MARCH 13, 2015 – The newly recruited director of experiential learning and professional development in the Department of Health Systems Administration at the School of Nursing & Health Studies brings executive-level experience in health systems management and population health improvement.
Before coming to Georgetown this winter, Christopher King, PhD, FACHE, served for several years as the first assistant vice president of community health for MedStar Health, a not-for-profit health system comprised of 10 hospitals. His accomplishments included planning, launching, and managing a new corporate function designed to apply more rigor and evidence in community health planning, implementation, and evaluation.
“One of my interests is bridging the gap between the health care and the public health sectors,” says King. “Social determinants of health are strongly correlated with health status, and managing the care of populations requires us to think outside the walls of our institutions. We must consider how to more formally integrate social factors in how systems of care are organized and delivered. This shift in thinking is aligned with cura personalis, and it is critical for improving the health of the nation.”
In his new role at Georgetown, King says he is excited to use his experience as a health administrator to open up doors for students within the department’s master’s program.
“My aspiration is to prepare our health systems administration students for the future and to be dynamic leaders who can contribute to a change in how health care is delivered in this country,” he says. “We’re in an environment that is always changing. It’s important for us to instill a mindset that embraces change and continuous quality improvement. There’s no place for complacency.”
King, who will also teach courses on human resources, organizational leadership, and strategic planning, will facilitate the students’ experiential learning requirements, such as the administrative residency and executive mentorship.
“My role will ensure students have meaningful opportunities outside of the classroom to engage with organizations from a leadership and health administration perspective,” he says.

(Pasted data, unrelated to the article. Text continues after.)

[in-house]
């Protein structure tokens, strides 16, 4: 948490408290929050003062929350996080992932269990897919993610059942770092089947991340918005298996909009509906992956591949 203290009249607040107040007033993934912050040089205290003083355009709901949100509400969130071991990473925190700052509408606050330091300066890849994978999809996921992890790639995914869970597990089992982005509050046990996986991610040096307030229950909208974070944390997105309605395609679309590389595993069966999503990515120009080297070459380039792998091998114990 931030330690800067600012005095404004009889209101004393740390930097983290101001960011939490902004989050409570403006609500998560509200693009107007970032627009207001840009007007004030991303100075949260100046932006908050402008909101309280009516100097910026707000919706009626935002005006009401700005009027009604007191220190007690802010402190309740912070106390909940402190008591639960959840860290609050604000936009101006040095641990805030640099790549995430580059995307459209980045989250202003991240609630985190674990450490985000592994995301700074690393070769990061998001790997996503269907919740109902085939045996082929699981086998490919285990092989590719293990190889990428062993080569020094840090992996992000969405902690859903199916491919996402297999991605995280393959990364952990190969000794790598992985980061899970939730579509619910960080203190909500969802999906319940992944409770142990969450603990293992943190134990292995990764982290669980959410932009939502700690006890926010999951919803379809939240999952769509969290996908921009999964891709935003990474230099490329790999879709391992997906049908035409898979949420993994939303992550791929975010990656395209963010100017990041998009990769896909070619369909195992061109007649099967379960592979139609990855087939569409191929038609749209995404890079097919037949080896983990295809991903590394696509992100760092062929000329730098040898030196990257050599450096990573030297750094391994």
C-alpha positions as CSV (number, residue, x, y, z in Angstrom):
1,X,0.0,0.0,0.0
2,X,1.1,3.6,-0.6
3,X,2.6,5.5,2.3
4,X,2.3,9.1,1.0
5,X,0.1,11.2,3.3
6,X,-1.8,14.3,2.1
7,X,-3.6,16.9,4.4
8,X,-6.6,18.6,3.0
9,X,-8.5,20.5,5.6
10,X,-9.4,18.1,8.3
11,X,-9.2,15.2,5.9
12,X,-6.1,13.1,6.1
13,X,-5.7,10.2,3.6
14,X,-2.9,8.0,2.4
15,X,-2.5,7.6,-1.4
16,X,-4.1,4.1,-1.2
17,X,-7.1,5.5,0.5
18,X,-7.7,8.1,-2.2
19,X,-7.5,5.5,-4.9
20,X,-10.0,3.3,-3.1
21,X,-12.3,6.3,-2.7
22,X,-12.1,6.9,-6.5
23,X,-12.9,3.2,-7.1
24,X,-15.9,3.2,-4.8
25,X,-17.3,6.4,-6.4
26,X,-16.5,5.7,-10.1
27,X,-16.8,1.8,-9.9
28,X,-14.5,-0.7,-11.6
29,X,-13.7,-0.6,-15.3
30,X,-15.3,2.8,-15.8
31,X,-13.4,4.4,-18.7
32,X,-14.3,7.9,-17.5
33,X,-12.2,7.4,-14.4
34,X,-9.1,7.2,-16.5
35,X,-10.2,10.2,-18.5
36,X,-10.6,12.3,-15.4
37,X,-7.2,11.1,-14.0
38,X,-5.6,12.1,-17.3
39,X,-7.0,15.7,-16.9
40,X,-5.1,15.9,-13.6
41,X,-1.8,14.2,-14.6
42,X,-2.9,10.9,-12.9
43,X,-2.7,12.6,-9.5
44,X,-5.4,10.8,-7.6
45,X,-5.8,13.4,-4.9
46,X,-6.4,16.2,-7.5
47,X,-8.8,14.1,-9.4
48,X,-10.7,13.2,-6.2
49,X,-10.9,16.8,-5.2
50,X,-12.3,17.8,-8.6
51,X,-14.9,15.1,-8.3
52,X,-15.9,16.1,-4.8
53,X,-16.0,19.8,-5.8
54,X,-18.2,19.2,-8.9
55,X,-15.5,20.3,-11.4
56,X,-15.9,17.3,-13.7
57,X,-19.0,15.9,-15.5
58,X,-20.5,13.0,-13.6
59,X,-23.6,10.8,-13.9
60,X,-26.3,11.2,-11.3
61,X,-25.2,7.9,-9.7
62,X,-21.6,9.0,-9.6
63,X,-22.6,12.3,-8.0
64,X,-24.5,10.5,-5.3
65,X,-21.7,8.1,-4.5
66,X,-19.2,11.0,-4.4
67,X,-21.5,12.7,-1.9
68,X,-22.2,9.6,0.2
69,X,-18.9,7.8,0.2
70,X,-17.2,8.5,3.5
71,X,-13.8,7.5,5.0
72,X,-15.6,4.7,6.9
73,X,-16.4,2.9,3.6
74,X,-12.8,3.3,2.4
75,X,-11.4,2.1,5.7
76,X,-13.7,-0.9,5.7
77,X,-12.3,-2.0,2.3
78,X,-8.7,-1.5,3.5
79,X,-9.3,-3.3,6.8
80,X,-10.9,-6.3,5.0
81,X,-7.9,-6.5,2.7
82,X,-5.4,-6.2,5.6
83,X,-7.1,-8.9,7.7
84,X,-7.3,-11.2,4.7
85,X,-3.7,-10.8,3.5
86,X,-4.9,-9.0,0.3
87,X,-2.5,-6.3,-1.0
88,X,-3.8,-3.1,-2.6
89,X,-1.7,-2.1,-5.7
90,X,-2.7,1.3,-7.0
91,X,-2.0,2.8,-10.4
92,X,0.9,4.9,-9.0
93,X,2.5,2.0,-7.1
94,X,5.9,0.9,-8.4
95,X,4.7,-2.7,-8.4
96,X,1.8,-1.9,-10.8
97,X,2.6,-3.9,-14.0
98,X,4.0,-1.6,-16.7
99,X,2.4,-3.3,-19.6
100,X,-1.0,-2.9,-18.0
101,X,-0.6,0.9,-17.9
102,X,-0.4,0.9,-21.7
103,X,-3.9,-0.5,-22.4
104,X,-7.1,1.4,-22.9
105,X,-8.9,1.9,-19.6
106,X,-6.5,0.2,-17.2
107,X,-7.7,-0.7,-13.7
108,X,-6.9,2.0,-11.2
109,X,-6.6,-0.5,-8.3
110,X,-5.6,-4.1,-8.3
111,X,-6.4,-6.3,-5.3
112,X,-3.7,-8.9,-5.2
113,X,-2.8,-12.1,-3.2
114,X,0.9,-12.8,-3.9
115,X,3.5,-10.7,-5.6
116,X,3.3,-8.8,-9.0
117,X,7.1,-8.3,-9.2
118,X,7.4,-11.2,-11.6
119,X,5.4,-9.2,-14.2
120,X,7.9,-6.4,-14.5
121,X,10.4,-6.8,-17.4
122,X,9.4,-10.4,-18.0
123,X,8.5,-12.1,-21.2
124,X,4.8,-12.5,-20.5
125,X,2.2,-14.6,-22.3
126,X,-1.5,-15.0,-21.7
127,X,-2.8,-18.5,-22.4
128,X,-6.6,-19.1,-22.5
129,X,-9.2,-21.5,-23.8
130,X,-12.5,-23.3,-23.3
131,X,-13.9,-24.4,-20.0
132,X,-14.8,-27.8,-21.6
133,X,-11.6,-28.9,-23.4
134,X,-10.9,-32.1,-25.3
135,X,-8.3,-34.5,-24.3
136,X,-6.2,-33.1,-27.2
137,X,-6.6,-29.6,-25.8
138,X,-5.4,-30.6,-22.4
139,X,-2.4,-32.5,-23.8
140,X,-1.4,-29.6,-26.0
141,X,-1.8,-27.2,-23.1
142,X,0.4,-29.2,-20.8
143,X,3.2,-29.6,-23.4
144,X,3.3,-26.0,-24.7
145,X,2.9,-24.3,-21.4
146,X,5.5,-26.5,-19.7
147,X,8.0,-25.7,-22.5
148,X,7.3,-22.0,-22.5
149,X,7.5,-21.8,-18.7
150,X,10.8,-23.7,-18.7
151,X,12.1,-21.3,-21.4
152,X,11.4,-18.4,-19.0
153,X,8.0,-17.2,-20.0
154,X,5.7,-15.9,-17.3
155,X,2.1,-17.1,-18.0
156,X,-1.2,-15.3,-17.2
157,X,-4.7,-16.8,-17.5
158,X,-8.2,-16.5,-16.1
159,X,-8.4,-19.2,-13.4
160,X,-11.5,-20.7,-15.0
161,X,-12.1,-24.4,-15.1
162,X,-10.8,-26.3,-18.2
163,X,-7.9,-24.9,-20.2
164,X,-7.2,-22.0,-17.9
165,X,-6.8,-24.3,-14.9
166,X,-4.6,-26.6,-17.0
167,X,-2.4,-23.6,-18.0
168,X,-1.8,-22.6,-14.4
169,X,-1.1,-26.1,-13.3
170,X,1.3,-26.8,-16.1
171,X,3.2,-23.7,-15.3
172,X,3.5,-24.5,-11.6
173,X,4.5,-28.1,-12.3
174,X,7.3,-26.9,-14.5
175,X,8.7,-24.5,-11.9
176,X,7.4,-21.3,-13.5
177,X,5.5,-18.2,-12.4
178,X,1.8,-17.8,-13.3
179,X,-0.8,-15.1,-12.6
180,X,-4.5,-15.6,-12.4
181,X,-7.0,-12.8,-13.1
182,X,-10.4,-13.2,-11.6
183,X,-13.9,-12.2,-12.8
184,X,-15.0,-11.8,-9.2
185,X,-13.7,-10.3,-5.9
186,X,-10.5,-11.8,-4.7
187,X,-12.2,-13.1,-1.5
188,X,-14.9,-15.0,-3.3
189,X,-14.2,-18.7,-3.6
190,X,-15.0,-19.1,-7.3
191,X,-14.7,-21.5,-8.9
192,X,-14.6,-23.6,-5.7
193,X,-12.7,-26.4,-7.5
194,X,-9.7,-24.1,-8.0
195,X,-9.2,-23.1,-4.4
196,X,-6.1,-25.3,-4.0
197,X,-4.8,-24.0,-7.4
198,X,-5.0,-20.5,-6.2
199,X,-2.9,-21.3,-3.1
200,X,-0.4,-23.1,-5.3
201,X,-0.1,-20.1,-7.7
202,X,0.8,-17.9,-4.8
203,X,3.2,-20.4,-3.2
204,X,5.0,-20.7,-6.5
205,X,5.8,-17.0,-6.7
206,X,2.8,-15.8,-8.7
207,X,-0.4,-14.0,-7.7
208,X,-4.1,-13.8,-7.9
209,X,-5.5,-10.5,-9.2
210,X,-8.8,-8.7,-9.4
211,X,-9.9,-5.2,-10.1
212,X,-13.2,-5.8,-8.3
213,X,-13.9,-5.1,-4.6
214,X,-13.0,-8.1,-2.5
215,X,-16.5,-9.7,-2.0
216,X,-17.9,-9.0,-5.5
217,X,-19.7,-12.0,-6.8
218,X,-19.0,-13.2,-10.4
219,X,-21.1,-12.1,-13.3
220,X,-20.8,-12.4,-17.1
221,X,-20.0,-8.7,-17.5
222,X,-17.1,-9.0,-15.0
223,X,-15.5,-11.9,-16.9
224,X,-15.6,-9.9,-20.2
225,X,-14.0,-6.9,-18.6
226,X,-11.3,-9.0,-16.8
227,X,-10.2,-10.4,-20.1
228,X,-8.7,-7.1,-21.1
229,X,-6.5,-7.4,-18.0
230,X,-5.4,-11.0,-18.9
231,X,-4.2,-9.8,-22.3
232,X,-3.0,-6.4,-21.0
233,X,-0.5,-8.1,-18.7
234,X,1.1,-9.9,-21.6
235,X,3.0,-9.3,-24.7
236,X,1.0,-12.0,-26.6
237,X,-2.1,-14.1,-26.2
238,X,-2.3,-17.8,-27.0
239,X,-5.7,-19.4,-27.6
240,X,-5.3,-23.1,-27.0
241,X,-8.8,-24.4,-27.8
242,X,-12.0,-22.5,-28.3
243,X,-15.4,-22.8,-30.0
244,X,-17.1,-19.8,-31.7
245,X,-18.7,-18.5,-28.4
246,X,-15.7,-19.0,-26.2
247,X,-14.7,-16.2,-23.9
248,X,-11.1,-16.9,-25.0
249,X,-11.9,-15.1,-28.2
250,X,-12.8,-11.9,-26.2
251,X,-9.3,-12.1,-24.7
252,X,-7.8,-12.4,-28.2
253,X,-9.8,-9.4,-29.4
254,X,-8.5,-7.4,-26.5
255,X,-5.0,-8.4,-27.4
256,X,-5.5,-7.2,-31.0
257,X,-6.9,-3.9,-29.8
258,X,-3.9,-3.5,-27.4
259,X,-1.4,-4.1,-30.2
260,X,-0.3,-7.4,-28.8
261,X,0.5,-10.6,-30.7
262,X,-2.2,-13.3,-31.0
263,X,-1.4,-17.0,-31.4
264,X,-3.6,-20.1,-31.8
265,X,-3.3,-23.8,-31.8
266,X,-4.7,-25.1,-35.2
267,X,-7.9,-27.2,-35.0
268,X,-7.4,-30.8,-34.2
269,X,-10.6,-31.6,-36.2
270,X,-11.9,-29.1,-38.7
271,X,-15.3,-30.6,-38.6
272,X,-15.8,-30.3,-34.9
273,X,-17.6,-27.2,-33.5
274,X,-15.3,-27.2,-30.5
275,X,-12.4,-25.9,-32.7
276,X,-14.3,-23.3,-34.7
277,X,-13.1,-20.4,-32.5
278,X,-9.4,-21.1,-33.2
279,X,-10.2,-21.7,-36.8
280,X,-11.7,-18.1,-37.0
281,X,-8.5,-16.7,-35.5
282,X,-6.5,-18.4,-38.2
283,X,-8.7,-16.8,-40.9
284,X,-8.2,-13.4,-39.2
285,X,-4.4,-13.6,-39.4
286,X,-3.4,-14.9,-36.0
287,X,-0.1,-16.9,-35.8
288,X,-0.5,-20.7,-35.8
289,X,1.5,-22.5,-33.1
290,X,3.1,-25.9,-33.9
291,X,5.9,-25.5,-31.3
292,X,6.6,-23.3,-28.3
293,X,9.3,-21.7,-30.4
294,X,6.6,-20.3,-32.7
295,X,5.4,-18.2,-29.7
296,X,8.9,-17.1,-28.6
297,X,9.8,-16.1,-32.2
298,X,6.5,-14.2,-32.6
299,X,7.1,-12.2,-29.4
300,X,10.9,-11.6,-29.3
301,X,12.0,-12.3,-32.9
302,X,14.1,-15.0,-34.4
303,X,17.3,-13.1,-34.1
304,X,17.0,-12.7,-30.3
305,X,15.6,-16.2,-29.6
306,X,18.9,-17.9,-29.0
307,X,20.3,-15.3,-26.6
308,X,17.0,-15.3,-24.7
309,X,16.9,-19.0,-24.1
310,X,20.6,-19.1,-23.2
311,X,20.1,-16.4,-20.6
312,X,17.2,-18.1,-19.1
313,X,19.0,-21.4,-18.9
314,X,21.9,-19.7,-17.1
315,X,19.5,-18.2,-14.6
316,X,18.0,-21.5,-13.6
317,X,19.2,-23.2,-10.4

Additionally, King plans to continue his research, which focuses improving health outcomes by institutionalizing equitable systems of care – a passion that aligns well with his previous leadership roles at MedStar and Greater Baden Medical Services, a federally qualified health center in southern Maryland that provides primary care and support services for low-income populations.
“For my dissertation, I examined racial and ethnic differences in access to care for cancer survivors,” says King, who received his PhD at the University of Maryland and is now a fellow of the American College of Healthcare Executives and a senior fellow for the Health Research & Educational Trust.
King’s work has been published in the American Journal of Preventive Medicine and the American Journal of Medical Quality.
King says he is excited by the opportunity to educate students in a changing health care environment prompted by passage of the Affordable Care Act – which supports population health, prevention, and wellness.
“It’s important to envision what the world will look like moving forward, and our students must understand where we’ve been, where we are, and the important role they can playing in shaping the future,” King says. “We have some of the brightest students I’ve ever met. To contribute to their education is so meaningful and fulfilling.”
By Bill Cessato